How driverless cars can help the elderly


The way we view the world of automobiles is set to change quite dramatically in the months and years ahead, thanks to the emergence of driverless cars onto public roads. Mercedes and Lexus are just two well-known vehicle manufacturers to have announced that they are developing autonomous car technology, while Google has already tested its automated technology in the wild. Tesla has trialed its driverless Autopilot system on the road across the pond in the UK too, with rumors also flying about that Apple has begun working with BMW to develop its own car — a vehicle that is speculated to be automated as well.

Despite the day where we share roads with driverless vehicles appearing to be just around the corner though, a lot of the public are still skeptical about the technology. In fact, a survey by AAA suggested that around 75 per cent of the public are currently fearful about riding in a self-driving car.

However, autonomous vehicles have the potential to help so many groups in society — such as the elderly. This is especially apparent when considering the Surface Transportation Policy Project titled ‘Aging Americans: Stranded Without Options’. This study revealed that 20 per cent of Americans over 65 do not drive at all. Join award-winning straight stairlift manufacturer Acorn Stairlifts as they explore further just how driverless cars have the capability to assist older citizens…

The appeal of Waymo’s approach
Waymo has raced out of the blocks when it comes to their approach to driverless cars. A company which started out as the autonomous car division at Google, the firm’s driverless cars have already been driven at least 3.5 million miles in 22 test cities — with one test seeing a blind man successfully being able to complete a test ride by himself.

Throughout their development of autonomous vehicles, Waymo has been able to incorporate a variety of design elements which have the intention to help the elderly, as well as individuals with disabilities, when they are heading out on a road trip.

People on-board a driverless car who are hearing-impaired are sure to appreciate screens in the vehicle’s cabin which are around the size of a laptop computer’s screen, for instance. These screens allow individuals to follow a route, as well as view selected information such as any traffic signals, crosswalks, pedestrians, cyclists and other road users encountered while getting from A to B.

Then there’s the buttons found on a Waymo driverless car’s dashboard. People who are familiar with cars which have rolled off production lines over the past few years are likely to have already come across a ‘Start’ button. However, Waymo vehicles also come complete with a ‘Pull Over’ button and a ‘Help’ button that will begin a two-way voice communication connection with a control center when pressed.

You may not need to wait long to experience an autonomous vehicle from the firm either — plans are in place for the Waymo to launch the world’s first commercial driverless car service this month!

The British Transport Secretary’s views
With the public possibly only having weeks — or even days — left until they are sharing the road with autonomous vehicles, how do people feel about the technology?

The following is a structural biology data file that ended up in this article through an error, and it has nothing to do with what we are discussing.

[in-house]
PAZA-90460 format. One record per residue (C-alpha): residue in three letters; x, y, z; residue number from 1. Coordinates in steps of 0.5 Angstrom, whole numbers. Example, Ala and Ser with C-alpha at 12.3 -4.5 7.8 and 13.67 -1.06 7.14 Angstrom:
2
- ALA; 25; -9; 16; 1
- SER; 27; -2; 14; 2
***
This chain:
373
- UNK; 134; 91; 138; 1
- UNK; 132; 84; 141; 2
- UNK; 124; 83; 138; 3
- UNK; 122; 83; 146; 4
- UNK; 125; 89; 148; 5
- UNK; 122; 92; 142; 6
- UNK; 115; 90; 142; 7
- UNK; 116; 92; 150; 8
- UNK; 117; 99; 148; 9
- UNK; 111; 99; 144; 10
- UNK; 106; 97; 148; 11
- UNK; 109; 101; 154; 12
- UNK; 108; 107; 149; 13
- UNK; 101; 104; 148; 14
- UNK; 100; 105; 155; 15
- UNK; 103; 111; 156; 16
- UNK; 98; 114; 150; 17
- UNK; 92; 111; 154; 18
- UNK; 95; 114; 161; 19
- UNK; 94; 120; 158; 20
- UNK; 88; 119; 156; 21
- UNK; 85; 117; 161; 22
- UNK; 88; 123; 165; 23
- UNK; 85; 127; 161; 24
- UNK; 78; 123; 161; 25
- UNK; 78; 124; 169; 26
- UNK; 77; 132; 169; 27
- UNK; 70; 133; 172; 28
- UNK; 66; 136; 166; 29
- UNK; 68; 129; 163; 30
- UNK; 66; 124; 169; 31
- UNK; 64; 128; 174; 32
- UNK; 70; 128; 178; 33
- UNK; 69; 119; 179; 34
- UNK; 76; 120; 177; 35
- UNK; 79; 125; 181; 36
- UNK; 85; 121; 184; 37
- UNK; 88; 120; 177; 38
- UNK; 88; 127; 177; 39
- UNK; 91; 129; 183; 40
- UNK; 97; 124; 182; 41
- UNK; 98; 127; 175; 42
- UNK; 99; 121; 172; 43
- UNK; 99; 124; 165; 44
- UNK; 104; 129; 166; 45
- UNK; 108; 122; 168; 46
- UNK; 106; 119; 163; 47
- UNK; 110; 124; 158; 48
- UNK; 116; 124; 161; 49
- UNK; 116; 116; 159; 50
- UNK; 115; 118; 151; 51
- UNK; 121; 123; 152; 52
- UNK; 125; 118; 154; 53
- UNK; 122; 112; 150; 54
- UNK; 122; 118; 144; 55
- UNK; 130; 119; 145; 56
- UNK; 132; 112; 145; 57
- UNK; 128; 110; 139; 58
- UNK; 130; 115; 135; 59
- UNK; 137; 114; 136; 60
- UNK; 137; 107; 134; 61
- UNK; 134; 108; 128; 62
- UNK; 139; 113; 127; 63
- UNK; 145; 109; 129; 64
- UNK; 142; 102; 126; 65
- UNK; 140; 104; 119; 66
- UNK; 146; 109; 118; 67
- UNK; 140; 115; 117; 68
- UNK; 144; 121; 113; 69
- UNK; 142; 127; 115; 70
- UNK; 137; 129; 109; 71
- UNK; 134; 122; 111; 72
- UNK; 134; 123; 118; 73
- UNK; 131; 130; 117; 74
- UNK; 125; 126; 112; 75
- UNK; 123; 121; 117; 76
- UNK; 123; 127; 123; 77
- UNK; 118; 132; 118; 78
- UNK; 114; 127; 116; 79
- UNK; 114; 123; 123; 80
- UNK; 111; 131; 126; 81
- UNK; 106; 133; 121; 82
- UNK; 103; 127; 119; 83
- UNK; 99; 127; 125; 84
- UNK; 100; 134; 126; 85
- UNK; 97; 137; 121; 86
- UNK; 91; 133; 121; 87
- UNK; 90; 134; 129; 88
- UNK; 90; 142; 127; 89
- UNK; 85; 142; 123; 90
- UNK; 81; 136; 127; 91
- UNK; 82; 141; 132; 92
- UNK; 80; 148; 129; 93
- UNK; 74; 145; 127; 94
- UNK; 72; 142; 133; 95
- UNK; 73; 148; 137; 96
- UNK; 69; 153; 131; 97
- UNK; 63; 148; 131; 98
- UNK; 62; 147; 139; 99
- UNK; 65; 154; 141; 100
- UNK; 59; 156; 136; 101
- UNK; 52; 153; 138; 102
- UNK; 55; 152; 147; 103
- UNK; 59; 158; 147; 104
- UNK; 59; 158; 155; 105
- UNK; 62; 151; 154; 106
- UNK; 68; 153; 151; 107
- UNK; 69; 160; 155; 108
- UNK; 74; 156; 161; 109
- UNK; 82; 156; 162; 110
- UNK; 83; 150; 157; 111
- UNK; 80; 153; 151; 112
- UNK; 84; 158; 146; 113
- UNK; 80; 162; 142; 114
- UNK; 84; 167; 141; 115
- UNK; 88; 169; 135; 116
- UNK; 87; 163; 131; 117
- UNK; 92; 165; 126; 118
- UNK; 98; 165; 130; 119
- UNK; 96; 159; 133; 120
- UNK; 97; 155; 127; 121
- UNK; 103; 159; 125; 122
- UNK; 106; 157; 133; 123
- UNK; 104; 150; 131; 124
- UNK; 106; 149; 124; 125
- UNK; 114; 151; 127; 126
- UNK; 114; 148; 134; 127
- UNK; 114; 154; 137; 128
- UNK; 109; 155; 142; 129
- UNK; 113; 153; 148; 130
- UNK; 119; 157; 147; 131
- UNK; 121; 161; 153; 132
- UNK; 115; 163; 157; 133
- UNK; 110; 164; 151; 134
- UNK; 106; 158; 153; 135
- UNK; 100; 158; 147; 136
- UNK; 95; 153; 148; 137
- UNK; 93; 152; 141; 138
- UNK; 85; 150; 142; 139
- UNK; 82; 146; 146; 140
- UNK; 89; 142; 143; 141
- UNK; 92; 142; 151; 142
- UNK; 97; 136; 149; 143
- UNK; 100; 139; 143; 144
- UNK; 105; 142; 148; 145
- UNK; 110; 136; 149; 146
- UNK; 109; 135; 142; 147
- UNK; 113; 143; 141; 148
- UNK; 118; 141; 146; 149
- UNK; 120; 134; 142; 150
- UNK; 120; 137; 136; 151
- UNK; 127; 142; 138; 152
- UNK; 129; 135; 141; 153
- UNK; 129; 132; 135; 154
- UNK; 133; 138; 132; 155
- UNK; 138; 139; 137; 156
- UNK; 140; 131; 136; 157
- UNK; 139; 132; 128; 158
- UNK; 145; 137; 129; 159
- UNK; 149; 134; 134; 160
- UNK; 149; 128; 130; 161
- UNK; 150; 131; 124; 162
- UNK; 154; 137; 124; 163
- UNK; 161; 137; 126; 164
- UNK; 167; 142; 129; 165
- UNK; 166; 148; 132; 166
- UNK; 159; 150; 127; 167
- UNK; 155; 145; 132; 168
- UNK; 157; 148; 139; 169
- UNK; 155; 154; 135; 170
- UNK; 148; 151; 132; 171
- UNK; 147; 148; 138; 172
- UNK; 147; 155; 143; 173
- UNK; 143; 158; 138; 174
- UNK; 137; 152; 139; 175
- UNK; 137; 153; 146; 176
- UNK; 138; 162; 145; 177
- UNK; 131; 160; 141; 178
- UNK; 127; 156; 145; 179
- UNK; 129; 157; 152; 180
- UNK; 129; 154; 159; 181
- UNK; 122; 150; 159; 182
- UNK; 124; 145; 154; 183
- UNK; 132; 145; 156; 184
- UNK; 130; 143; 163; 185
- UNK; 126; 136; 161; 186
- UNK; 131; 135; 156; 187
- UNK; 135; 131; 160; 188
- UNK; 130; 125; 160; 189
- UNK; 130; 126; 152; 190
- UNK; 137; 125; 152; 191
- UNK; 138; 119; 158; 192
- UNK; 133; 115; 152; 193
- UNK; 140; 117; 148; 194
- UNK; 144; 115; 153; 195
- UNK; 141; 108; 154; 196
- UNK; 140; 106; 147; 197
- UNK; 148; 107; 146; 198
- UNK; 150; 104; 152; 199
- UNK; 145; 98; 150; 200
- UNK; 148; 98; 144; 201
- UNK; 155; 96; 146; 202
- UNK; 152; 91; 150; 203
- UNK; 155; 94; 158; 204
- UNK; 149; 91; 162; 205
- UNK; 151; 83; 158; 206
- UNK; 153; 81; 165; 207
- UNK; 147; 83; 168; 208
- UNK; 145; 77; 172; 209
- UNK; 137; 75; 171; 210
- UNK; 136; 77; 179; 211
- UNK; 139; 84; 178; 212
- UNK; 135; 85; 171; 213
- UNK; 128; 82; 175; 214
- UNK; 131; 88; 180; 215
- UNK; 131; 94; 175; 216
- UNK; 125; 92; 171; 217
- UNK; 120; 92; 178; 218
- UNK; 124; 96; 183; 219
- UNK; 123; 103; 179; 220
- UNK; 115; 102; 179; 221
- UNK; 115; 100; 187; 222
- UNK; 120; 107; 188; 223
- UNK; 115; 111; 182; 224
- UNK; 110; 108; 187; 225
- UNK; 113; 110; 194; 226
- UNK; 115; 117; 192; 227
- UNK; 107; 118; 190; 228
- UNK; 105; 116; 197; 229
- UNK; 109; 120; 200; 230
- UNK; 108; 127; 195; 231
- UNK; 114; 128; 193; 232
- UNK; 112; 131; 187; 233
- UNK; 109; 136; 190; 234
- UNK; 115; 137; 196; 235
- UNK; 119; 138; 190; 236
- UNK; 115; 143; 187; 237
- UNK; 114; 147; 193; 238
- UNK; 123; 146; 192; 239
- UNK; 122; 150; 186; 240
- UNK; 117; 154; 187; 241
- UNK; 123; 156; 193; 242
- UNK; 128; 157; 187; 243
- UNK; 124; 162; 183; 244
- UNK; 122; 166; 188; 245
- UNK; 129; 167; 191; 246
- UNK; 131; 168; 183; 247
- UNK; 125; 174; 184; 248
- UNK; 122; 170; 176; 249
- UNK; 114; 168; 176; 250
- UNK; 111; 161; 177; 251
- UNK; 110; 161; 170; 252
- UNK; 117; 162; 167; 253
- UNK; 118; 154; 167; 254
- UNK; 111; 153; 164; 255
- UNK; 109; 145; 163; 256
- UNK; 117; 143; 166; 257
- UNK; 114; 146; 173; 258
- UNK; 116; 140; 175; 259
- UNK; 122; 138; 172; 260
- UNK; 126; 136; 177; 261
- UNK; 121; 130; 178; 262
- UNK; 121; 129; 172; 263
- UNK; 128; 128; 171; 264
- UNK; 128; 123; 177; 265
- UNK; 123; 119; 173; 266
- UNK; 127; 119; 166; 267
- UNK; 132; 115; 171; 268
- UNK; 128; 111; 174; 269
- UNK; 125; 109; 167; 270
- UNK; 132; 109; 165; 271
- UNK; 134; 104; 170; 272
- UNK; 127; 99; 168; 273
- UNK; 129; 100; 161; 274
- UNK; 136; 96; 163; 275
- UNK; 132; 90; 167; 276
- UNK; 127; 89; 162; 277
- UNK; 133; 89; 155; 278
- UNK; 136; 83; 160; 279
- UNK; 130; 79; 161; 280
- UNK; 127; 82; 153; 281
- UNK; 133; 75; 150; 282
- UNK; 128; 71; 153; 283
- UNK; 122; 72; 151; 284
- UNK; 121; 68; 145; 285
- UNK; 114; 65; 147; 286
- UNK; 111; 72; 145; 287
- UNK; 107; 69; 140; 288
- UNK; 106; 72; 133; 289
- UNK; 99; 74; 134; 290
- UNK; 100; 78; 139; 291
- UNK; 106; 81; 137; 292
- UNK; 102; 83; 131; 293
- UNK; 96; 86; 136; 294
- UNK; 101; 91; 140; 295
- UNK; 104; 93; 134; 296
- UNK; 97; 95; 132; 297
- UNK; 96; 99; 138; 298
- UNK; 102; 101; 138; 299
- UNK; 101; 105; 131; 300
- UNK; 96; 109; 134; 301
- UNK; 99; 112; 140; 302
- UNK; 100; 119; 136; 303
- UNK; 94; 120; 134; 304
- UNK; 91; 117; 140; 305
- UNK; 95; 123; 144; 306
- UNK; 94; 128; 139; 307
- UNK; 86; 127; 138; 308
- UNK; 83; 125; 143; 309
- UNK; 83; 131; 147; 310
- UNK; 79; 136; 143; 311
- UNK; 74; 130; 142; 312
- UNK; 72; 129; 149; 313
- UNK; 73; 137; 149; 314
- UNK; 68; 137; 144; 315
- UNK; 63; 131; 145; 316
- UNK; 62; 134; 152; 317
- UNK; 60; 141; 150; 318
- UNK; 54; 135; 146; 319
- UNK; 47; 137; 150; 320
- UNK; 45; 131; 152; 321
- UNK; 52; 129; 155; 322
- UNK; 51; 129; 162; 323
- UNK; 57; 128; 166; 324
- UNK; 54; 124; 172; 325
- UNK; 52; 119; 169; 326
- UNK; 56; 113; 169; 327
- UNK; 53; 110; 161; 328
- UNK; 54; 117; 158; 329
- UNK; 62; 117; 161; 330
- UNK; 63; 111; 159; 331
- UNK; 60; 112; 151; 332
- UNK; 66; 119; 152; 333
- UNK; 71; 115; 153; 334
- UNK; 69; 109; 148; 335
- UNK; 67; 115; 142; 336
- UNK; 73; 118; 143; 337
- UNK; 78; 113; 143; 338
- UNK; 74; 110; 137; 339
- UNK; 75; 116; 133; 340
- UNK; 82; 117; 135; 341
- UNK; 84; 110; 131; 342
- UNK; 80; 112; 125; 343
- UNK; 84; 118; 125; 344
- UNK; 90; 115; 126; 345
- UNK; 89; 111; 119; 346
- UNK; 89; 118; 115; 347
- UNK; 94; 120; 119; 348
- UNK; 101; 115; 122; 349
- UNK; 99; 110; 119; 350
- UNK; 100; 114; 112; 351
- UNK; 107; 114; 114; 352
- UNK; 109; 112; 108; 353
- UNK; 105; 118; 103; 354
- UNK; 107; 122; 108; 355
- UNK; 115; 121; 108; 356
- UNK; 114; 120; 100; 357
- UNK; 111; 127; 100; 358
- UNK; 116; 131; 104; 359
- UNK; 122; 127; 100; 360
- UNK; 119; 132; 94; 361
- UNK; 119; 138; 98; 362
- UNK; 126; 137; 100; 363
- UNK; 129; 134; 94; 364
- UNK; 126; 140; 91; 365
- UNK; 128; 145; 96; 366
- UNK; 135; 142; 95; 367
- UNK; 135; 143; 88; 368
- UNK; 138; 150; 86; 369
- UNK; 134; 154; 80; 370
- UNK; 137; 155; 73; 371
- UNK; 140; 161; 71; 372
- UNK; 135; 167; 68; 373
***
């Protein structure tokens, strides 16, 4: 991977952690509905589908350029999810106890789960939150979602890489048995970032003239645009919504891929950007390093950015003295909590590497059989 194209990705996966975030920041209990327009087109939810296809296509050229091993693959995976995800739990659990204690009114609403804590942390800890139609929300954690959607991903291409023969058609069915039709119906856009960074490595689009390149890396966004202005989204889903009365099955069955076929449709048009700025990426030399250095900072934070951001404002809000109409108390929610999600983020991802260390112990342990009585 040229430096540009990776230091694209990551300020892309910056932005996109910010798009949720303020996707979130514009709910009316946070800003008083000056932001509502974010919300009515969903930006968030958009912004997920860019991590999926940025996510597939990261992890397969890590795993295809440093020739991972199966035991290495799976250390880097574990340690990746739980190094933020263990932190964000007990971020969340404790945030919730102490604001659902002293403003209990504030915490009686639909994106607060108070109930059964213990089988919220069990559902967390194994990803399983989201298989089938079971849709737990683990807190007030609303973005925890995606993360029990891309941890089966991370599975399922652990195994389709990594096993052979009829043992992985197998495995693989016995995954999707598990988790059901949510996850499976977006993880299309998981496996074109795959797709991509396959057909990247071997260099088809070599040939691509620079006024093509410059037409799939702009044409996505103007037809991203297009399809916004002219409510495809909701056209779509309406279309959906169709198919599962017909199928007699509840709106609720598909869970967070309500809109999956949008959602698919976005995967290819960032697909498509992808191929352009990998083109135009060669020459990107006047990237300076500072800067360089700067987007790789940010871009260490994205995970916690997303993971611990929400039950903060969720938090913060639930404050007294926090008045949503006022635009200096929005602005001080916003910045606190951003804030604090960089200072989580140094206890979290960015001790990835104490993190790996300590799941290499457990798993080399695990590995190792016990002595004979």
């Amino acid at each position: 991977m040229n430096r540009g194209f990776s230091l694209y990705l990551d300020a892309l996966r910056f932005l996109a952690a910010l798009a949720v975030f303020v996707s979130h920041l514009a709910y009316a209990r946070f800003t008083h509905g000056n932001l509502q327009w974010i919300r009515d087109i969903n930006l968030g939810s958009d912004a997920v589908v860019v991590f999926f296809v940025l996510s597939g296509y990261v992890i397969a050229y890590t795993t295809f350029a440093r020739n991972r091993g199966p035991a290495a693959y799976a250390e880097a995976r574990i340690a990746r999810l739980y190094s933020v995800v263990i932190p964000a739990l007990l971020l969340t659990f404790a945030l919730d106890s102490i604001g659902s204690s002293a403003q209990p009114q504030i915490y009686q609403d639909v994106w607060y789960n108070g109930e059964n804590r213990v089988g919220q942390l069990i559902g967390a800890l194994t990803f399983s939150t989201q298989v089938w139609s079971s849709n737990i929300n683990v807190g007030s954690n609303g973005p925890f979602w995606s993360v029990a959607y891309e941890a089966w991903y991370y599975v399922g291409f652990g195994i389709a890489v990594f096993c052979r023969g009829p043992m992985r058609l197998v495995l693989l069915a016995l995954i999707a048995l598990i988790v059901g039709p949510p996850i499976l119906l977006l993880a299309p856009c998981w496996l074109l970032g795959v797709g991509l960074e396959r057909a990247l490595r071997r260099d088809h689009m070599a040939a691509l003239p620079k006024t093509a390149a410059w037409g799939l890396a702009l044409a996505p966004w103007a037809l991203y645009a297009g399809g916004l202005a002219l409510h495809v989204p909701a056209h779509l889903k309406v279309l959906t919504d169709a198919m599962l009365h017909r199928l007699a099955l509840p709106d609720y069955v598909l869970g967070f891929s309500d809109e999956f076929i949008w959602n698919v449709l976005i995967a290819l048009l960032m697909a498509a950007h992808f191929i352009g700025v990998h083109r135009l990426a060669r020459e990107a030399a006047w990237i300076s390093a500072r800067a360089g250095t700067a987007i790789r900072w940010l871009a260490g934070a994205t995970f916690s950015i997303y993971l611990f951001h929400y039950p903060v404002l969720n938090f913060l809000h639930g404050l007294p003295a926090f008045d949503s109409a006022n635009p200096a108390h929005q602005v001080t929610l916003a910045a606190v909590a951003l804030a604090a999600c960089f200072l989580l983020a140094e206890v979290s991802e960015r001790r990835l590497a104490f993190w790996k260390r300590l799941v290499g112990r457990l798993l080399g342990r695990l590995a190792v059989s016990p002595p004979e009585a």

Across the Atlantic, the British Transport Secretary Chris Grayling has gone as far as to claim that self-driving cars will transform the lives of the elderly and the disabled. Promoting the benefits of this new form of transport on both the economy and society in a speech made at the Association of British Insurers’ annual conference in London, Mr Grayling said: “The potential benefits of these new technologies for human mobility — and for wider society — are tremendously exciting.

“Many who can’t currently drive will be able to take to the road. Elderly people or people with disabilities which prevent them from travelling today will discover a new sense of freedom and independence.”

The British Transport Secretary was also keen to point out another benefit of autonomous vehicles, in that “self-driving cars should make road travel far safer by eliminating the biggest contributory factor in accidents today — human error”.

The AARP’s views
Speaking during an American Association of Retired Persons (AARP) panel discussion at the North American International Auto Show earlier this year, the AARP’s executive vice president Nancy LeaMond was keen to point out that senior citizens must be kept in mind while autonomous vehicles are being designed.

She explained: “This is a critical part of livable communities as we talk to mayors and other officials around the country.

“To be successful, people of all ages will need to trust the machine to do the driving and right now there is a very significant trust gap. A full three-quarters of U.S. drivers of all ages report feeling afraid to ride in a self-driving car.”

At the same panel discussion, Elizabeth Macnab of the Ontario Society of Senior Citizens’ Organizations pointed out that there are a few considerations which must be made to ensure driverless cars are indeed appealing to elderly people, including:

1. The vehicles should be affordable to senior citizens on a fixed income.

2. The vehicles should be accessible to senior citizens who need to use mobility aids and walking devices to get around.

3. The manufacturers of autonomous vehicles should commit to providing training to elderly people about how to correctly use a driverless car.

There are clear indications that driverless cars will be able to help the elderly — and other demographics — to remain on the road, making this shift in the automobile world a change we should be ready to get behind.

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